Martin Vaughn-James’ The Cage, a graphic novel originally published in 1975, was re-released by Coach House Books at the end of last year in a new edition which includes introductions from the author and Canadian cartoonist Seth. Interestingly, both artists try to explain what The Cage is ultimately about in their introductions.
“What is the cage?” Seth asks. “I don’t think there’s one correct answer.”
Meanwhile, author/artist Vaughn-James says, “Fuelled by the basically simple idea of murdering the ‘character’ and of recreating or disposing of the evidence, the engine is cranked up and set in motion.” But he also seems at a loss to describe what exactly the project intends to convey, when he continues, “I have no satisfactory answer, an author orphaned by his own creation, baffled and pleasantly surprised to see that the monster has once again arisen.”
It is true that The Cage is an oddity in the realm of graphic novels, but I was surprised to find it presented with so many prefatory warnings; both introductions seem to attempt to warn off readers who might be disappointed by the book’s lack of plot. Perhaps it would be helpful to readers and to the author to class the book as a work of “graphic poetry” rather than as a graphic novel. Because, no, the book does not have a plot, or characters, but the progression of the images is affecting, and the interaction between the images and the text operates like lyric poetry.
The images are highly detailed, and they portray unpopulated spaces—rooms, buildings, and so on—which are whole in one frame and then in a state of disarray or decay elsewhere in the book. The unpopulated spaces are juxtaposed with images of spindled blankets and clothing, blank sheets of paper, and bulbous black splotches that in some contexts appear to be ink or oil, and in others appear to be blood. The images are ordered so that they possess a tension that increases bit by bit as the book progresses, as the images move from imposing cityscapes to images of a bundle of sheets and clothing bound by ropes and held pinned by bricks, suggesting nothing less than a person being drawn and quartered. The abstract suggestion is quite disturbing, and the book’s final pages—portraying a building in ruins and then a return to the images of blank pages and a desolate chain link cage—effectively release tension.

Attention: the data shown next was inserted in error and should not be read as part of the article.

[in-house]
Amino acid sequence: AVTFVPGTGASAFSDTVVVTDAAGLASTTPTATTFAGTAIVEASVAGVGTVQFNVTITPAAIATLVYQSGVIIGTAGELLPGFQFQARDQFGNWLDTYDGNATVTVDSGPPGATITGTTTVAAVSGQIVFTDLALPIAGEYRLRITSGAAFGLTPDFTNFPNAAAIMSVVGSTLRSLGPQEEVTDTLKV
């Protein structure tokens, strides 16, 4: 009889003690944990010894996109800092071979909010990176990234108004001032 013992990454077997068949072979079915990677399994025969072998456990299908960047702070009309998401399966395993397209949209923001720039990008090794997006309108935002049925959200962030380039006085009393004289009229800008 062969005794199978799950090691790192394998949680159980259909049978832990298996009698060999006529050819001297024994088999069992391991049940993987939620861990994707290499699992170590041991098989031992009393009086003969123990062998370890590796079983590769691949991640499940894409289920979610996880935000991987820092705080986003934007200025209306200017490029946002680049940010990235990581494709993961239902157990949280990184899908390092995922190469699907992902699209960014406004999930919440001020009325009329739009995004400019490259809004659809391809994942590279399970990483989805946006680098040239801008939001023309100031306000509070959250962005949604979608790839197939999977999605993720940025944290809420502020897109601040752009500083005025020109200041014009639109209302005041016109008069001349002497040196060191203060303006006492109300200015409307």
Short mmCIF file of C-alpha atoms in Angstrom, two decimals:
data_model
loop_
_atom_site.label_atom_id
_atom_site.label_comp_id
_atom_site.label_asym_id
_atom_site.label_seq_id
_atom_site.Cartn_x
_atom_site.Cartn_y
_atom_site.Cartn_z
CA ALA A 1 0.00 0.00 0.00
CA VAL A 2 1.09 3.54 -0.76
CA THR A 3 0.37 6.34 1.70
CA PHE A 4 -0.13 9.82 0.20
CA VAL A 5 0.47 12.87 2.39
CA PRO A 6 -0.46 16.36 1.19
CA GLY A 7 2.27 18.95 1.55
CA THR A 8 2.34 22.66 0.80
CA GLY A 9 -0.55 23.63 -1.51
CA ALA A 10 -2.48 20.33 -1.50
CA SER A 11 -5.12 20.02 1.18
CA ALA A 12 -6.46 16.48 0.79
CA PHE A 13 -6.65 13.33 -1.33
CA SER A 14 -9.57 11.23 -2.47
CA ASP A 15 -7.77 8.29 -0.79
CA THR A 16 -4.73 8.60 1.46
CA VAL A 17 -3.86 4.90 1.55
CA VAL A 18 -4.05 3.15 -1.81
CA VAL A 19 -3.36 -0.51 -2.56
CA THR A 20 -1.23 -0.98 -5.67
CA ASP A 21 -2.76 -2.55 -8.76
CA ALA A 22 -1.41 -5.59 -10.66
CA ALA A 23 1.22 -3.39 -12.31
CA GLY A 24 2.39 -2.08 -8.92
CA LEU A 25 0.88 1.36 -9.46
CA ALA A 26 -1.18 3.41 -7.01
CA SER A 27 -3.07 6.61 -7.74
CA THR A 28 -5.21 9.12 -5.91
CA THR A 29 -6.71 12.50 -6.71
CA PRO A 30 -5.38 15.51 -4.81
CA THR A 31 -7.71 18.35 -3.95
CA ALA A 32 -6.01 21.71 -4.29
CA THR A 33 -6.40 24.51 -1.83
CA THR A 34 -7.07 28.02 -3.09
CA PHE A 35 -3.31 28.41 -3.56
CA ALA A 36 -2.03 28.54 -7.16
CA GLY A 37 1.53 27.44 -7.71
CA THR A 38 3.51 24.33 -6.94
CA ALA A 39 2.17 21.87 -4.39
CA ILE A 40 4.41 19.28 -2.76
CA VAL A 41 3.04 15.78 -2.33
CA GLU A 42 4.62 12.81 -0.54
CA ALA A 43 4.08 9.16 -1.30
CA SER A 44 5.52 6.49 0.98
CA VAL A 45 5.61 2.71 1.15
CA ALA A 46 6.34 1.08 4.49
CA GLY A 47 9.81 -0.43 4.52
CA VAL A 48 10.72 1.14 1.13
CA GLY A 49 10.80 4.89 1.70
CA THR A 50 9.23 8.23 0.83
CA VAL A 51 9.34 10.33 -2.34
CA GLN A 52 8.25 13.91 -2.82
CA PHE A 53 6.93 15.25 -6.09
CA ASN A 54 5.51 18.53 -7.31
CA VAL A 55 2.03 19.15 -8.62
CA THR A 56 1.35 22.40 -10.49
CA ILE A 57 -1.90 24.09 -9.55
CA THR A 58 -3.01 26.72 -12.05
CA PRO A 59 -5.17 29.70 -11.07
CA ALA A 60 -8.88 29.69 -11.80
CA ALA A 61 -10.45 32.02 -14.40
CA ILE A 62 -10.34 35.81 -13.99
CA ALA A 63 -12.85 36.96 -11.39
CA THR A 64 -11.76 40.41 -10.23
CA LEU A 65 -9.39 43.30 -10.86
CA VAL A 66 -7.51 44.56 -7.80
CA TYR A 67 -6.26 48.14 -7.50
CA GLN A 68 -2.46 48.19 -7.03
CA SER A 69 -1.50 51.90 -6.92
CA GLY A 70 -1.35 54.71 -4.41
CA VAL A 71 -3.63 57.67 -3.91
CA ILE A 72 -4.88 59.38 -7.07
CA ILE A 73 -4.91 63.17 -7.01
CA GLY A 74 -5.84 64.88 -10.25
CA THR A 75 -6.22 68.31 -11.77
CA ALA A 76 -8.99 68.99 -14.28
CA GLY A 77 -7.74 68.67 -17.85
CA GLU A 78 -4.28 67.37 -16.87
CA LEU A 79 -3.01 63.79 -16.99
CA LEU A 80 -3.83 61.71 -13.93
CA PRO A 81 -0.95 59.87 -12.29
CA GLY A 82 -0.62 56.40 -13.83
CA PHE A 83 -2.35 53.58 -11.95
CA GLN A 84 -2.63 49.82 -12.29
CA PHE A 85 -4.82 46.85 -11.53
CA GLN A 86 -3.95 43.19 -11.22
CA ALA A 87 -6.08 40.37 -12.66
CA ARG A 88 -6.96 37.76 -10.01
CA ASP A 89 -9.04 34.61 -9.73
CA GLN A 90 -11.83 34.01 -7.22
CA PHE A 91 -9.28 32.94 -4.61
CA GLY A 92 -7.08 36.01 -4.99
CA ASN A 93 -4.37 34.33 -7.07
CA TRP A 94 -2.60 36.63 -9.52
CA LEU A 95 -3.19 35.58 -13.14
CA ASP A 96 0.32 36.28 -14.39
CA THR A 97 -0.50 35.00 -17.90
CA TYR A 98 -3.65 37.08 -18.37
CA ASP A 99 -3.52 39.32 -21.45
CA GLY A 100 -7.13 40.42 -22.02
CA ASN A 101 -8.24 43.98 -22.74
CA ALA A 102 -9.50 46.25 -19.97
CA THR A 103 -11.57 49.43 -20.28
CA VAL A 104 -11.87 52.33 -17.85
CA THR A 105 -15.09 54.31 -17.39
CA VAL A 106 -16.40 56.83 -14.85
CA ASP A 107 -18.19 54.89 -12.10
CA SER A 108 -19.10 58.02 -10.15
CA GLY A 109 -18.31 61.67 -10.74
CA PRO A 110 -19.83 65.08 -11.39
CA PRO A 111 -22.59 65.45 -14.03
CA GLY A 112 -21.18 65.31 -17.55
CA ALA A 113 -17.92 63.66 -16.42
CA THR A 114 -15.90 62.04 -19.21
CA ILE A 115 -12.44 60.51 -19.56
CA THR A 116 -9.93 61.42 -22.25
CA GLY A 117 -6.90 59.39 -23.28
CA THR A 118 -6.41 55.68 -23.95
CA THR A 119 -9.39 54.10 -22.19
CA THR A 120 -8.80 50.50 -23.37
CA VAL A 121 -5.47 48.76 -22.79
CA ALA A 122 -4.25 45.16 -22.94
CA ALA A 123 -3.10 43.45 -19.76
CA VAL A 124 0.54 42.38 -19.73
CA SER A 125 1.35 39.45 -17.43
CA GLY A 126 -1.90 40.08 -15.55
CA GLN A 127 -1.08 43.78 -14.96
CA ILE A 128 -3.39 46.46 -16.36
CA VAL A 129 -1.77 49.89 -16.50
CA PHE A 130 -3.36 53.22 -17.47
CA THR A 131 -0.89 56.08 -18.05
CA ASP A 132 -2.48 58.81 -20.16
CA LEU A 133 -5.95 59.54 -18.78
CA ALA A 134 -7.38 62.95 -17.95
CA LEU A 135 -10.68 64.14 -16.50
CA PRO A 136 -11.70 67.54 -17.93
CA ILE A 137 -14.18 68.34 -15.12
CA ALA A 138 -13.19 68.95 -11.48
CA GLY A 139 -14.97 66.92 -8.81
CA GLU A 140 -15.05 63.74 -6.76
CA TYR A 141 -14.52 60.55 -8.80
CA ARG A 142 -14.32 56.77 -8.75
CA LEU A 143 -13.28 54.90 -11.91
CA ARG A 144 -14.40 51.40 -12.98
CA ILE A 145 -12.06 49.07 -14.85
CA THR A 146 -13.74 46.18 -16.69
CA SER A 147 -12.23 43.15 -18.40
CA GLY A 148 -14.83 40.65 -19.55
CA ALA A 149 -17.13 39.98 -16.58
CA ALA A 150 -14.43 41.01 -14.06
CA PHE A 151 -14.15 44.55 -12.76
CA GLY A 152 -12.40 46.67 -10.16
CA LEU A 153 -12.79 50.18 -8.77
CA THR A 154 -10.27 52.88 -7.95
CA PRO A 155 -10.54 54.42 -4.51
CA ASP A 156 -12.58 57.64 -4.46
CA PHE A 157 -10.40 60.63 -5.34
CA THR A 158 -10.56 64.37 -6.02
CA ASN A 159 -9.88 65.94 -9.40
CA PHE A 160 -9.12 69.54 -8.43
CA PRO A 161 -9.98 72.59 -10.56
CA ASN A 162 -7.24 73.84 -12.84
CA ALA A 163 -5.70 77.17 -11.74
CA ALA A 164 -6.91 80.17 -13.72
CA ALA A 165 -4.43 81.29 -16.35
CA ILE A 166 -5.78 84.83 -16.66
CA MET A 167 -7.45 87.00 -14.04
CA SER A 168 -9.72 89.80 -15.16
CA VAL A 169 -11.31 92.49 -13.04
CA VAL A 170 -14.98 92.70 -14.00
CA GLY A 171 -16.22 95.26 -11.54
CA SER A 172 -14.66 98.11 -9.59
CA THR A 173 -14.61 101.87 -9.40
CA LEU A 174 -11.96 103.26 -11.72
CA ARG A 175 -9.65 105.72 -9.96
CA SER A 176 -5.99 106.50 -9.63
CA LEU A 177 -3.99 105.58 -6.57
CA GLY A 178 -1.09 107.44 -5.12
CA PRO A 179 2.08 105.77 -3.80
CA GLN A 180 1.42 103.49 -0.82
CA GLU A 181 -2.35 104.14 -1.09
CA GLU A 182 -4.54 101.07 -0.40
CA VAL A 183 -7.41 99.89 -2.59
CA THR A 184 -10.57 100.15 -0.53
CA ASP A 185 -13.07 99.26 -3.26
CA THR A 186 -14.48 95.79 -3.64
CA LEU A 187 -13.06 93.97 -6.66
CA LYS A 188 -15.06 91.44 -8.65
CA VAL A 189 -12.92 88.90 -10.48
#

Occasionally the text describes or otherwise directly corresponds to the images, but more often the text moves independently of the images, describing scenes that seem to have occurred at earlier points in the book, or are soon to occur. Time is both disjointed and static. Every “event” seems to be simultaneously occurring and frozen in frame, so as viewers, we feel suspended from a normal progression of events. Seth’s introduction refers to the book’s text as a “voice over,” and this is an apt description, although at times the text also itself reads like poetry:
a frozen geometry of mutilated props a silent
drama a wingless crippled and carnivorous
repertoire of shrieks . . .
The tone is nightmarish, dystopian; the book moves beyond story and offers readers an experience that is intuitively felt, rather than intellectually understood. As both introductions seem to preemptively defend against, The Cage is the kind of book that will puzzle and probably frustrate readers who expect a traditional graphic novel.
This is not to say that it isn’t worthwhile to strive to come to an understanding about what a book is “about,” or that it isn’t good practice to try to decode language in difficult books. But doing so can deprive readers of the essential experience of language, of the way words (or images) in a particular arrangement make us feel. The Cage is not a traditional graphic novel, and it is likely to frustrate many readers, but it is also quite good. The effects Vaughn-James creates through his artwork and the interplay between the images and the text are vivid, disturbing, and ultimately intriguing.